One year since the launch of Oxfam’s appeal for the food crisis in the Horn of Africa, Polycarp Otieno returns to Wajir in northeastern Kenya, to see how Oxfam’s response is helping communities to recover.
For many years, Abdillahi Jilaow depended on his livestock to provide for his seven children. Like generations before him, people in Wajir adapted to a harsh environment by following a pastoralist lifestyle. But as droughts become increasingly frequent, and pastoralist communities suffer from neglect and a lack of development, more and more are being forced into towns and alternative ways of making a living.
For Abdillahi, the 2011 drought was different to the many that had come before. He lost virtually all his animals, and for the first time he had to move from his rural home into one of Wajir’s growing towns and trading centres.
“I had 30 cows, and 300 goats and sheep,” says Abdillahi. “When I was a pastoralist, life was good. But there were many challenges, and I was often worried when it didn’t rain and I had to move from place to place in search of pasture and water. During (last year’s) drought I lost all my cows and 270 of the goats and sheep. I could no longer stay in the bush, so I moved to Dambas.”
A sundries start-up pays for education
The ECHO-funded “La Nina” program, which in Wajir is run by Oxfam and WASDA, aims to support people like Abdillahi, who have been forced to drop out of pastoralism and have no alternative sources of livelihoods. Abdillahi was soon enrolled in a program to receive cash relief.
“I took 9,000 Kenyan shillings ($107) and used it to start this business,” he says, pointing to a small shop with a wooden table overflowing with various brands of juice, milk, sodas, batteries, detergents and even hair-dye. His business is clearly thriving.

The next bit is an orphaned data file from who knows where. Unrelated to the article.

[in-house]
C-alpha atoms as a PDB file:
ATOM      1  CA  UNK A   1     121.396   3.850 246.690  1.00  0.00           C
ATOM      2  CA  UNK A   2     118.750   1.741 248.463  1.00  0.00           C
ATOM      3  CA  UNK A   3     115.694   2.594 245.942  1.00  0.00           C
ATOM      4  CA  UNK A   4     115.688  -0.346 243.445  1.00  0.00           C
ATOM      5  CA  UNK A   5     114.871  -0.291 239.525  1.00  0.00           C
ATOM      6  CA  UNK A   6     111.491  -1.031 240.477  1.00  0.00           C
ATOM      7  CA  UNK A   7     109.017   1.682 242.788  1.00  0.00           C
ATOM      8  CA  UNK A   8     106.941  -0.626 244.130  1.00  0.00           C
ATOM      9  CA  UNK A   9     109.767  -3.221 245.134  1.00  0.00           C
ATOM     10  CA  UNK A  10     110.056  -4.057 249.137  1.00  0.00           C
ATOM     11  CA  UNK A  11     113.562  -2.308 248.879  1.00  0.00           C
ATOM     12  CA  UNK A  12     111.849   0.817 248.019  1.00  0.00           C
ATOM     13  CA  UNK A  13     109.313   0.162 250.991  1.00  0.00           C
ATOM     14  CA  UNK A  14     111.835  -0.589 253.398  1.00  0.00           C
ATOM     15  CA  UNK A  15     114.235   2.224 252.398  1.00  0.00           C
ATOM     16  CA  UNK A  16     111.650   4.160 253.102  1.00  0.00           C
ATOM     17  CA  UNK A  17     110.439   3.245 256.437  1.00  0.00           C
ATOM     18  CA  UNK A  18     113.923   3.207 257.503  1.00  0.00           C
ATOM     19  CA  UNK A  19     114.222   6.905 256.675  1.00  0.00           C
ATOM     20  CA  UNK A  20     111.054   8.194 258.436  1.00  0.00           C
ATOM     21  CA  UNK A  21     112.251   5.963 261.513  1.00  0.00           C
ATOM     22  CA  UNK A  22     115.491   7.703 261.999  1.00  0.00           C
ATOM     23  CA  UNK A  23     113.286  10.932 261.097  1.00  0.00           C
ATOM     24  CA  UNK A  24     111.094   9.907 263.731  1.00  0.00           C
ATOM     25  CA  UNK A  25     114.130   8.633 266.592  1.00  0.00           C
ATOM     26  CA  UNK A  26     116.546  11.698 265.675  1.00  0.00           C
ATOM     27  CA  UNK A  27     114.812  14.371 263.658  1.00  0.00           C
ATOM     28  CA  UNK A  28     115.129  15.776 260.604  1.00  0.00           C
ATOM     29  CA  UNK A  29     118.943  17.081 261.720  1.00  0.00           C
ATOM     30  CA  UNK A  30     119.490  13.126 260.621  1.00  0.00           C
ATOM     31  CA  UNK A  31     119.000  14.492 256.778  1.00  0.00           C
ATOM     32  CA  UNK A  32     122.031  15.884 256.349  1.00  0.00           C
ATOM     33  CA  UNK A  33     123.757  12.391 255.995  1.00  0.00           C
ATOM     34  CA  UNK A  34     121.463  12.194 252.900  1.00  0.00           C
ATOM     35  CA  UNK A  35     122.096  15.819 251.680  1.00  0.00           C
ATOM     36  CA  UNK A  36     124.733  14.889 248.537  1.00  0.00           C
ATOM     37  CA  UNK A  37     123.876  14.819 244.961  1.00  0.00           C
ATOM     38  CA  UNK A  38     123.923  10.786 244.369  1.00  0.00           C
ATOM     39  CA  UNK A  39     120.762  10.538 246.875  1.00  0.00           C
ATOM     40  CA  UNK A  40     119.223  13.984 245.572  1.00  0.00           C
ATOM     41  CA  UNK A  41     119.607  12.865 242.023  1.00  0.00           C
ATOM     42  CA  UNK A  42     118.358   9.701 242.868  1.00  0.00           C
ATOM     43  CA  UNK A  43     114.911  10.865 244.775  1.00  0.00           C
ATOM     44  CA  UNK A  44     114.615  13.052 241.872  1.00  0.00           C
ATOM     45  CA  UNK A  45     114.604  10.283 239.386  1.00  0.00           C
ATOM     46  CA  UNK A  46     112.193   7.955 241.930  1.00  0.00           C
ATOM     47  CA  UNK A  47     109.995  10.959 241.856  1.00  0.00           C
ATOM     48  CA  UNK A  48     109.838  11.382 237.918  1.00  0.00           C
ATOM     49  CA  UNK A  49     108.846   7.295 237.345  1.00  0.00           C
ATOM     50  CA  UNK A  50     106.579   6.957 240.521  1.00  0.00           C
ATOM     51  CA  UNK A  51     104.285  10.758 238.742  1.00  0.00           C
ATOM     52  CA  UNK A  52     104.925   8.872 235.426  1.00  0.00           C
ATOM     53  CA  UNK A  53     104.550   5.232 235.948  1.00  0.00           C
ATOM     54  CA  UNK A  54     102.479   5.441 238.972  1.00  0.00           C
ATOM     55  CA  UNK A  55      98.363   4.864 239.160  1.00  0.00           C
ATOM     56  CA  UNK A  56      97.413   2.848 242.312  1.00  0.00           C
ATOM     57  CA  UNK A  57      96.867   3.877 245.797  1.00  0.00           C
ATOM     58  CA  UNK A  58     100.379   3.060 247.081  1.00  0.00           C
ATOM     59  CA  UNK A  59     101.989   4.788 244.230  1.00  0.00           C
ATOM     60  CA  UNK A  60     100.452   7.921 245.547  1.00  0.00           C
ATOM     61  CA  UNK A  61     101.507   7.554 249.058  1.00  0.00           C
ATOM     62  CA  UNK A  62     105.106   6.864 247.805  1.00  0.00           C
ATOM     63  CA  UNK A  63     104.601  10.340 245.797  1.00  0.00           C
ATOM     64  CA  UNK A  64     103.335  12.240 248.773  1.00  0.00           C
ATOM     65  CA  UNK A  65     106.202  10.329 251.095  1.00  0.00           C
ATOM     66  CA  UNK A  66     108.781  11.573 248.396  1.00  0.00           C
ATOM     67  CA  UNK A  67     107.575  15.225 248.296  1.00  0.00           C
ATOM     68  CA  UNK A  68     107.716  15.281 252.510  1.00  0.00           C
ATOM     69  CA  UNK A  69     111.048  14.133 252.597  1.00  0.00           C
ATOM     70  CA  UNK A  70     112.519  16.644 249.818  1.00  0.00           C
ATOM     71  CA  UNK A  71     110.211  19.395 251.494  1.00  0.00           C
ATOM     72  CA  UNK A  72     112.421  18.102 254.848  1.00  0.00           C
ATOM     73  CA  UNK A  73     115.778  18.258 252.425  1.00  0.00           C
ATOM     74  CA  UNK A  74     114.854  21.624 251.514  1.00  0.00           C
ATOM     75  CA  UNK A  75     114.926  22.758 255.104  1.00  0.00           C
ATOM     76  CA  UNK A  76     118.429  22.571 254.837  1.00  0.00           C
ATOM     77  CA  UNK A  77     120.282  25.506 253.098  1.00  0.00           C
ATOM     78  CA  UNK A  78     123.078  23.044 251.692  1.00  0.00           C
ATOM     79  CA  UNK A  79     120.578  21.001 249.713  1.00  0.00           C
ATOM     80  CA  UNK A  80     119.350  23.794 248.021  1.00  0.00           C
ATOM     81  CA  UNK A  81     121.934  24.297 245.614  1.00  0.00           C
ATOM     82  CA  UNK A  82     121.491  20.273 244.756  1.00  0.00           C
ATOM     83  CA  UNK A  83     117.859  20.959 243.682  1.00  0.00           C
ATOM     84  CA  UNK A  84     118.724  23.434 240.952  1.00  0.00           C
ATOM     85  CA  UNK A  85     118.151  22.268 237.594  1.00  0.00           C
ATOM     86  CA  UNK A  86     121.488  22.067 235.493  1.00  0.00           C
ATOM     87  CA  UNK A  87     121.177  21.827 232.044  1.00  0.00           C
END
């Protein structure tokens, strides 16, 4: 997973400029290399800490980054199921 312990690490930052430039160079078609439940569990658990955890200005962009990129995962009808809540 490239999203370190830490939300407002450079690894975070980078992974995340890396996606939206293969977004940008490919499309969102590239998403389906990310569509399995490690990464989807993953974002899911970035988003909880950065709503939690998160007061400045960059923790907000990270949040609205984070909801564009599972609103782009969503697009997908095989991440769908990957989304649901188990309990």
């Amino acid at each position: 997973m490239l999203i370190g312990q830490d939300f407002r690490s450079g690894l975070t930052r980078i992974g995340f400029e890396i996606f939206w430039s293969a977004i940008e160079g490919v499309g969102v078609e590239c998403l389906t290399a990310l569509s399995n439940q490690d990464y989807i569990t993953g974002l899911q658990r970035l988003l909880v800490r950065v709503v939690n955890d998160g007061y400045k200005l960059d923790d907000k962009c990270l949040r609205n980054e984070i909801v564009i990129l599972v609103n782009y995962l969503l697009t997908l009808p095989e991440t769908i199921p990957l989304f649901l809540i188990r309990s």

“After deducting my expenses I get a profit of about 2,000 shillings ($24) every month,” he explains. “I plow back some of the profits and save some of the rest. Right now I have 6,000 shillings ($72) in savings!” Abdillahi says he uses part of the profits to buy household essentials like food, and has also bought himself three new goats. The rest of the money is spent on paying school fees to educate his children.
Tailoring to the Dambas marketGuray Hussein Muhamed in her Tailor's shop. Photo: Polycarp Otieno/Oxfam
Just down the road from Abdillahi’s shop, mother-of-three Guray Hussein Muhamed is helping a customer try on a new dress. Her tailoring shop – selling new dresses and school uniforms, and repairing torn ones – is another one in the Dambas market that was set up with cash from the La Nina project.
“Previously my family and I lived a pastoralist life,” she says. “During the drought I lost 32 of my 35 cows. I had to sell another two to pay my children’s secondary school fees. I moved to Dambas and noticed there was nobody offering tailoring services, so when I received the first few payments I bought a sewing machine and materials to sell.”
“I’m not an expert at sewing, but my daughter is. I let her do the sewing and I concentrate on selling. She manages the shop while I travel to buy materials in Wajir town. I make 4-5,000 shillings ($48-60) profit every month and this has helped me take better care of my children. Our food, clothing and money for the education all come from this shop.”
Abdillahi and Guray are just two of the 8,000 people in 61 locations across Wajir who have received cash since late last year as part of the ECHO La Nina project. But without more support for pastoralist communities, increasing numbers of people are likely to follow them into towns.
“If the cash relief hadn’t come, life would have been very difficult,” says Abdillahi. “Although I always trust God to provide for me, it would have been very tough since I only had a few goats left.”